Enterprise resource planning (ERP) systems were initially designed decades ago. Some of them seem more like time capsules of how business used to work: a customer bought a product and then it had to be shipped. As the world has evolved to a services economy, ERP systems have morphed to pick up different capabilities on billing and fulfillment, but such systems often remain costly and cumbersome to design and implement.
In a recurring revenue model, the pain points of an outdated system can manifest themselves in frustrating ways. For example, if it’s set up purely to intake onetime new orders, your staff may need to repeatedly input “new” orders — for the existing service arrangement — just to generate monthly or quarterly billing.
When a company customizes its own solutions atop an older ERP system, its teams then face a burden to keep them fit-for-purpose without disruptions to service fulfillment and reporting, making them difficult to maintain on a go-forward basis. Customization also freezes your ERP system in amber, as it may no longer be easily updated.
Ultimately, technology and processes need to be scrutinized through a different lens. Some people approach this as: “I want to fit things into the way I do it.” But this is different and needs to be treated as such. New software solutions are becoming available on the market specifically for subscription models.
• Do your operations support changes to your selling strategy?
From quoting through revenue, you have a lot to execute seamlessly, with added complexity from customer flexibility. You need harmony across four areas: your quote to the customer, how you fulfill that request, how you bill the customer for it, and how you earn the revenue associated with it. Data-centric integration is key. Consider what new technology tools and processes you need for each step along the way, like in the next few questions.
• What configure price quote (CPQ) or customer relationship management (CRM) platforms are needed?
With a CPQ system, you or your customers choose components — say, for creating a computer that they want — and receive a price quote based on those selections. You need this information to move to order fulfillment automatically, without rekeying information in a manual process, to deliver what the customers need at the price they expect. When a CPQ system doesn’t talk to the ERP system, you may create misalignment between what customers believe they ordered and how you have fulfilled their order or invoiced them for it — for instance, by not providing them with all the components in a bundle or billing them incorrectly for it. You don’t match what your customer is buying or what they’re paying, and you experience revenue leakage — for instance, not knowing when to shut off access to the service. Or if your quote doesn’t match your invoice, you may delay payment from customers simply because it doesn’t match their purchase order.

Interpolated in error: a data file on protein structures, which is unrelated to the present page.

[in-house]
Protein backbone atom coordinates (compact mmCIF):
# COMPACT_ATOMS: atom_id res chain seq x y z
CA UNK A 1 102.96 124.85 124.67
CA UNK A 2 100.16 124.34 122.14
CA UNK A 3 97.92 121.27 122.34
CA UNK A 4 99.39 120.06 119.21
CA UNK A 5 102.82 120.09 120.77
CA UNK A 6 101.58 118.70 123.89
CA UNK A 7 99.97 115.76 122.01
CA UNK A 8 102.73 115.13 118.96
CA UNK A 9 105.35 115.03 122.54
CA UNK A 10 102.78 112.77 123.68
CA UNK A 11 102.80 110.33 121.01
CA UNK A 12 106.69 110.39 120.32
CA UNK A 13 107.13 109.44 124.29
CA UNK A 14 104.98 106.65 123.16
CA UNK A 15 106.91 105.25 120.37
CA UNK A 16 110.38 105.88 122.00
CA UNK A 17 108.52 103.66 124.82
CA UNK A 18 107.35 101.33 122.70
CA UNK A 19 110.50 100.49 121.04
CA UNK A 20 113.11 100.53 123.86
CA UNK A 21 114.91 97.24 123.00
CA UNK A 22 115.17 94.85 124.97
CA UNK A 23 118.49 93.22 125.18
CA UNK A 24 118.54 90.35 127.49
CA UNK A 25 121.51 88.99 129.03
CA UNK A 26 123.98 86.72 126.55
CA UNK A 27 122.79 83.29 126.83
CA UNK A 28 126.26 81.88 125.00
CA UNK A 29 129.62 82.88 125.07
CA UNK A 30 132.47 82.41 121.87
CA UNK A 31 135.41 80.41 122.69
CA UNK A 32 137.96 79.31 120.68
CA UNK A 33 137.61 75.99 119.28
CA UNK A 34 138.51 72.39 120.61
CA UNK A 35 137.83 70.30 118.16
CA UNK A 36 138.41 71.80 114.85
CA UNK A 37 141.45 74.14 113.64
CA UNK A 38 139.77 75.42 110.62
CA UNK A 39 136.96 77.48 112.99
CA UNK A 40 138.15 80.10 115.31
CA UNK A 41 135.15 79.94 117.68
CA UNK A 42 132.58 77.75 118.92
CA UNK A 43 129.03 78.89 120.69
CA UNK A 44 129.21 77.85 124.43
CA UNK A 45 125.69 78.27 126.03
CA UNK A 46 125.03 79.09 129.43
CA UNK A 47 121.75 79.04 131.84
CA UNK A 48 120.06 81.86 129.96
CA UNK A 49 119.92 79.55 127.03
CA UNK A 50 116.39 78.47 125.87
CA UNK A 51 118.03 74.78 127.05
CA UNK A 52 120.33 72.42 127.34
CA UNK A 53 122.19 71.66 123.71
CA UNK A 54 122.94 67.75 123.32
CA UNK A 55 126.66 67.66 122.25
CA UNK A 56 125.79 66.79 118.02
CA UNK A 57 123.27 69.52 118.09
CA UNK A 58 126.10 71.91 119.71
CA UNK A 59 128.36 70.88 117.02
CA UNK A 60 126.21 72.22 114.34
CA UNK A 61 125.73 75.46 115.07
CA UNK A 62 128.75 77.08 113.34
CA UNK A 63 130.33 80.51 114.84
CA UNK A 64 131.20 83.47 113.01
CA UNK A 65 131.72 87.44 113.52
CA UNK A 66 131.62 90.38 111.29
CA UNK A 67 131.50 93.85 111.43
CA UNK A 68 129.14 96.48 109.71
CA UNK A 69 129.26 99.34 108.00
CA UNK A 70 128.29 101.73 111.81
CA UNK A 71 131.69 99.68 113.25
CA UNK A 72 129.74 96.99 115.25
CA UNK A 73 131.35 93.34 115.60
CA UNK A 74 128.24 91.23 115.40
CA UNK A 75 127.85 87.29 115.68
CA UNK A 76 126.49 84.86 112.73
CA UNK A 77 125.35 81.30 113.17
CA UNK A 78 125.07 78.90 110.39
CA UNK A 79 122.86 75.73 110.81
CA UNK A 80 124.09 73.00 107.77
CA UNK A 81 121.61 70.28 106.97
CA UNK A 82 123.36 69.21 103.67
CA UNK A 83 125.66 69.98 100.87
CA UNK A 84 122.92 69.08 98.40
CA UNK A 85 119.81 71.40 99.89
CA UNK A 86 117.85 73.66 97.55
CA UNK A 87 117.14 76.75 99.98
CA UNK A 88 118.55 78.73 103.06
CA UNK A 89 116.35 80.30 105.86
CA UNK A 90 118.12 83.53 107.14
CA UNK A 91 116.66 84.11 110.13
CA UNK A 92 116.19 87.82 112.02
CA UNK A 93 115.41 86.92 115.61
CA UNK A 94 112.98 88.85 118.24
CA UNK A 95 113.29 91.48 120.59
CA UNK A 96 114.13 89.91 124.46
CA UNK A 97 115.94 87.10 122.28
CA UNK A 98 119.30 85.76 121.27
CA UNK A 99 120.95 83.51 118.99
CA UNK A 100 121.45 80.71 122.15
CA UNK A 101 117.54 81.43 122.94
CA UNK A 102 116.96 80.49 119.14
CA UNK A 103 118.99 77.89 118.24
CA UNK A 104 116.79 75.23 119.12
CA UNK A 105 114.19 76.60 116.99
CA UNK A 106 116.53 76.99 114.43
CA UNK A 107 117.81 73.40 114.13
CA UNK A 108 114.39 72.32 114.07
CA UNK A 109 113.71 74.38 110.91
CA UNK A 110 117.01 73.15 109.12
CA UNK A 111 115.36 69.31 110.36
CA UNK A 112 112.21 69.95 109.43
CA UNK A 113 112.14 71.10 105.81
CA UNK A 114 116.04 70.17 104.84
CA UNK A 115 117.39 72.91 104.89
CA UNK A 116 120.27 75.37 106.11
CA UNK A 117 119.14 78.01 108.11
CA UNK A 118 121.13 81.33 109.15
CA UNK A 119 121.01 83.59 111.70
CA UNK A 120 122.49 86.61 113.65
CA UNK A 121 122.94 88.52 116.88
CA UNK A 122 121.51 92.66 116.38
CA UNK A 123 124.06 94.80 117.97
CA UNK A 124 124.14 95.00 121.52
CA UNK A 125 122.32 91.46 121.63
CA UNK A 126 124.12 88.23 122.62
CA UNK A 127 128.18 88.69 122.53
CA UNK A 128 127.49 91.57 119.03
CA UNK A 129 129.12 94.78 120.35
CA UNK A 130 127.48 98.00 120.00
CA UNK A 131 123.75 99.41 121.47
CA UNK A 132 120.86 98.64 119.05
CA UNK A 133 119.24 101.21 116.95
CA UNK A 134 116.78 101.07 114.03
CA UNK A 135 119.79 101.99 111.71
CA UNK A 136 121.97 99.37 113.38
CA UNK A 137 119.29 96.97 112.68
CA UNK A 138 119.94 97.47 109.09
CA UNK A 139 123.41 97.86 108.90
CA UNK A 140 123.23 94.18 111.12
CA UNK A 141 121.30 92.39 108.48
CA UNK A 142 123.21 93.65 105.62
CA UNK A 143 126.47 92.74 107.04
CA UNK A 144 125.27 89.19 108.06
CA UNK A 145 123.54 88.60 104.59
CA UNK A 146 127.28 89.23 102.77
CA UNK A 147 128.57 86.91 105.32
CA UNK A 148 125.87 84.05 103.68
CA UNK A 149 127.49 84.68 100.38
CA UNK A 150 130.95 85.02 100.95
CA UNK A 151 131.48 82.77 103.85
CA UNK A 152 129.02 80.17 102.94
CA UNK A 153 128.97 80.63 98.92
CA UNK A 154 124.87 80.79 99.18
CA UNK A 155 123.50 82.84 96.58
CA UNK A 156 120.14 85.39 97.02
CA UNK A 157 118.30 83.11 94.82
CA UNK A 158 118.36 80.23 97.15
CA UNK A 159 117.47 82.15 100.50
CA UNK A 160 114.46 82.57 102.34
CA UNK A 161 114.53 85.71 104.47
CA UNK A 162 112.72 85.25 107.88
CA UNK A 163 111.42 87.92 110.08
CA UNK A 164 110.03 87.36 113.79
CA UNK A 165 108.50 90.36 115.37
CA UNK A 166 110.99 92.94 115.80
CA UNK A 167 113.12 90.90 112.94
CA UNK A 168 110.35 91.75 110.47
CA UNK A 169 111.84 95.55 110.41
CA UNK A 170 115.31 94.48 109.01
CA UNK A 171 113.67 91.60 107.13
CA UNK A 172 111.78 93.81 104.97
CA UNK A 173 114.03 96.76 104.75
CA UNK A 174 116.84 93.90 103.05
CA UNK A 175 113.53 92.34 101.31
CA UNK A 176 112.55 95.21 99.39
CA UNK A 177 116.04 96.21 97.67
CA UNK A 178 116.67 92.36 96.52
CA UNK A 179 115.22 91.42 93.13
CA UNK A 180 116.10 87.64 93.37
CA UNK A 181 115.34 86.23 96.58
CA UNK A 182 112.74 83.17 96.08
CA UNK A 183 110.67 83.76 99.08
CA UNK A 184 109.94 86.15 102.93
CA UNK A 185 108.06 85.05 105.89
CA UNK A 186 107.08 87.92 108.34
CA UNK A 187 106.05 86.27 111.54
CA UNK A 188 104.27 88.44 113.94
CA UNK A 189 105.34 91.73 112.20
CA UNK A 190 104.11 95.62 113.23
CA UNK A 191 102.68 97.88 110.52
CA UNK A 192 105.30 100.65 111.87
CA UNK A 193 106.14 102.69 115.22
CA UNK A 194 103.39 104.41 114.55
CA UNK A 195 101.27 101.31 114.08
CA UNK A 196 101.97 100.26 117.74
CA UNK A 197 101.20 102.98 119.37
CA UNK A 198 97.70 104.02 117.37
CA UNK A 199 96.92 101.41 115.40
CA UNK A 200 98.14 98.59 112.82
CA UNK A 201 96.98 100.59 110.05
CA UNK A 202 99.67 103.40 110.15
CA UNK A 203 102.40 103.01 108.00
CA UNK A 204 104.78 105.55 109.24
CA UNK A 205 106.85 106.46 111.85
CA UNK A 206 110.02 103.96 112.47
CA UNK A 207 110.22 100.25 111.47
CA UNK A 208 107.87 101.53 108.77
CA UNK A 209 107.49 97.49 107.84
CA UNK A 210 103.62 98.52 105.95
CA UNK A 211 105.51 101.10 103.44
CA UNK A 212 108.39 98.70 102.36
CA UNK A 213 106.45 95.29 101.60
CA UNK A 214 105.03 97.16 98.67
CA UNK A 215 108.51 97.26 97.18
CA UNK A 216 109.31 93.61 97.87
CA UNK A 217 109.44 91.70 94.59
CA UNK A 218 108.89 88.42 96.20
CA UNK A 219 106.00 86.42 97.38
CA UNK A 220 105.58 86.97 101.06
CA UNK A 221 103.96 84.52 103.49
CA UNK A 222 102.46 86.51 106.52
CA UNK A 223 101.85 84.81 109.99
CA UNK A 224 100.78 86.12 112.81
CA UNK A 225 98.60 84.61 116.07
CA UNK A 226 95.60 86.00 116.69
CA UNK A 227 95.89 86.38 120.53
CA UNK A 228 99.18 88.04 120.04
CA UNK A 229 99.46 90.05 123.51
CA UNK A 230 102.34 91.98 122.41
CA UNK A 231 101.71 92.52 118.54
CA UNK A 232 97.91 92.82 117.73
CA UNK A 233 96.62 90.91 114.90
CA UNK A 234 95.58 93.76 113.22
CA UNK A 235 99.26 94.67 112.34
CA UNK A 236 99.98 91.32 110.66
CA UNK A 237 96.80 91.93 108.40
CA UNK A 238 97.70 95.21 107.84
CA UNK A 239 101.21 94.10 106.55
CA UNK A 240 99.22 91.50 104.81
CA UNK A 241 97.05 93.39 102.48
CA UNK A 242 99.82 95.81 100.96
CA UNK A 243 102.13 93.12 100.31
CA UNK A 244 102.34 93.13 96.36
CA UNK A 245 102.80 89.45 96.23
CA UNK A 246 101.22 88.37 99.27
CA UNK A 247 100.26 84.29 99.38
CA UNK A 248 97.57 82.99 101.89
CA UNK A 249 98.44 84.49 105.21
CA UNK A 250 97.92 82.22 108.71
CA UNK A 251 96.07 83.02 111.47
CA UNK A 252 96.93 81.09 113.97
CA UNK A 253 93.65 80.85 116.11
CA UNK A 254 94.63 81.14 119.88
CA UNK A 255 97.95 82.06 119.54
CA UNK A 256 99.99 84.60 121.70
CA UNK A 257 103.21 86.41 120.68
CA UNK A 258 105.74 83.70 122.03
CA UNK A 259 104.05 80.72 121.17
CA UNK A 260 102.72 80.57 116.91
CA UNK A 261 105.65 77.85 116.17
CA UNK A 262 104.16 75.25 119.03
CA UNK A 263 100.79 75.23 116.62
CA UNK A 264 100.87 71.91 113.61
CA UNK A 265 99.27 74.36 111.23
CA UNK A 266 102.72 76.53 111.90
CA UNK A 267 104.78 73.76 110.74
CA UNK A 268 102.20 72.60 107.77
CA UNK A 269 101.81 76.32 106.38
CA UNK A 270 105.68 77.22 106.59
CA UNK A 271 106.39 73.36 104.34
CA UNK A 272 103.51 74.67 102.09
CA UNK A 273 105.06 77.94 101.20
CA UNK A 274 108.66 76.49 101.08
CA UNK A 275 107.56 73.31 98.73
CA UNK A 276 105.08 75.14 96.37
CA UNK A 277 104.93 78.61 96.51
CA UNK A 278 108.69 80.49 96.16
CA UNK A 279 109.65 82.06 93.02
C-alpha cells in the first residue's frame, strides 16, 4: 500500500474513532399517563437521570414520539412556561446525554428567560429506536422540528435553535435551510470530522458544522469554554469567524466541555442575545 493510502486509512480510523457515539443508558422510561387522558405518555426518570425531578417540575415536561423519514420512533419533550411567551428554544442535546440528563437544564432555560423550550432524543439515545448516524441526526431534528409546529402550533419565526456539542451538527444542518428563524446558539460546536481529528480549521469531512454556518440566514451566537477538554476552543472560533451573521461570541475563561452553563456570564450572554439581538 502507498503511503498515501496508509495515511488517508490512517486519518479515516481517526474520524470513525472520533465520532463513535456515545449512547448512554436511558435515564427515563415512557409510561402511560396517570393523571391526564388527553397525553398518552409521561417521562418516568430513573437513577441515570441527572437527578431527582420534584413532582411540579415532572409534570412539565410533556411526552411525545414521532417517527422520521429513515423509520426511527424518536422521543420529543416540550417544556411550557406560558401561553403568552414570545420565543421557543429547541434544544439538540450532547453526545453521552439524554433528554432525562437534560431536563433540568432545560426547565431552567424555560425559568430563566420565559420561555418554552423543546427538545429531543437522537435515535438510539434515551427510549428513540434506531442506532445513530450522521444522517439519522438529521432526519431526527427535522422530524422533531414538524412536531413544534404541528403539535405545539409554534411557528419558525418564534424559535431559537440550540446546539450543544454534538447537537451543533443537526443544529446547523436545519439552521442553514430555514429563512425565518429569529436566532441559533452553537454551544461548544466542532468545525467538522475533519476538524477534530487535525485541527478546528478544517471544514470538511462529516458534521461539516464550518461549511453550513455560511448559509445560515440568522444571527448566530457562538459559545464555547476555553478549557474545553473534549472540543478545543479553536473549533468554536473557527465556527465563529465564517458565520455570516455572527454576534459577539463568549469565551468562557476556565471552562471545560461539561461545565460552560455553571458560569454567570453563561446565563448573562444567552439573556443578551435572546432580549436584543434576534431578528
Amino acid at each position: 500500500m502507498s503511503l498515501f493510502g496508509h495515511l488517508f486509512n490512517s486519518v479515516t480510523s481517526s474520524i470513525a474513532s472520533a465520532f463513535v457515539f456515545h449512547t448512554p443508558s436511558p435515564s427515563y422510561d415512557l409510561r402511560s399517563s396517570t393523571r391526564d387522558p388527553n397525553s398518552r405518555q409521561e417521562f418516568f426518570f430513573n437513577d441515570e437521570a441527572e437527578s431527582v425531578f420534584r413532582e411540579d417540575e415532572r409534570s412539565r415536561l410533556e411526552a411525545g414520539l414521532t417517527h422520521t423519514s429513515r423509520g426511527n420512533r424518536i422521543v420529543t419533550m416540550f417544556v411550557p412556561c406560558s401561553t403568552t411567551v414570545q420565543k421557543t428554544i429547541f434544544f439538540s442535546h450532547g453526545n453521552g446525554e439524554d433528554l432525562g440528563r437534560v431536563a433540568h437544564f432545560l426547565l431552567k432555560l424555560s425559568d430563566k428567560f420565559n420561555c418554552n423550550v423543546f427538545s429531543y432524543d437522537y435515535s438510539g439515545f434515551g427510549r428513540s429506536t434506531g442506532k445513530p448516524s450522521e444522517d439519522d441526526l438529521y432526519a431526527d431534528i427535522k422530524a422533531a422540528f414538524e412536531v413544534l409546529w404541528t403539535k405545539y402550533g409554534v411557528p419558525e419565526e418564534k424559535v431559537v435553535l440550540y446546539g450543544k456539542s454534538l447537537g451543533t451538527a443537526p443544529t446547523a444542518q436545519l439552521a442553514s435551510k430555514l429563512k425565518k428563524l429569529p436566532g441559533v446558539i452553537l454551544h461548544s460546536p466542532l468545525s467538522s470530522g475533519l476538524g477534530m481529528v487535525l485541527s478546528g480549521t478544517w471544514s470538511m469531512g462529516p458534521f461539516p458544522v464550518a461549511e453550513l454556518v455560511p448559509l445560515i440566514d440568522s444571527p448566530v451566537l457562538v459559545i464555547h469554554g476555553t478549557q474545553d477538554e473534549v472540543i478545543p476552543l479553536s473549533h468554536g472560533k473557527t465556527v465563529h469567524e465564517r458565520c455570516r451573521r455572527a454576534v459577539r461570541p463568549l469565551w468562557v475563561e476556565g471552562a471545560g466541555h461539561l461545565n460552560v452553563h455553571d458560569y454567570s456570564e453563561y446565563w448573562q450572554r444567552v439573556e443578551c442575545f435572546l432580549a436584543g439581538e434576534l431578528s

• What billing system is needed?
A cellphone plan may offer you a set subscription rate each month, but then you may need to pay more if you surpass a certain threshold on data usage, for example. In most industries, legacy billing systems aren’t equipped to “count” or factor in optionality. Consider your metering — whatever you’re counting, whether it’s pages printed, or transactions processed — and see how it needs to fit into your billing system.
• Do your systems support multiple sales channels?
B2C has a greater velocity of changes, as customers are encouraged to go online and make changes to their accounts as they need to. By contrast, the mechanics of billing itself, typically through a credit card, is relatively straightforward. For B2B, there are fewer changes, but the payment processing is vastly more complex. Businesses want invoices — perhaps even thousands of them for individual stores, or a consolidated invoice. They may even require your invoice to be structured in a certain way, such as for country-specific tax requirements or language needs.
• To what extent are you able to automate?
Less manual work leaves more time for analysis, insight and business engagement. For example, revenue recognition software can be implemented to automate revenue and reporting processes. Revenue recognition software can be implemented to standardize data collection and reporting with business processes. But if standard software is not available, focus on data quality and create focused teams aligned with IT to support data collection and reporting.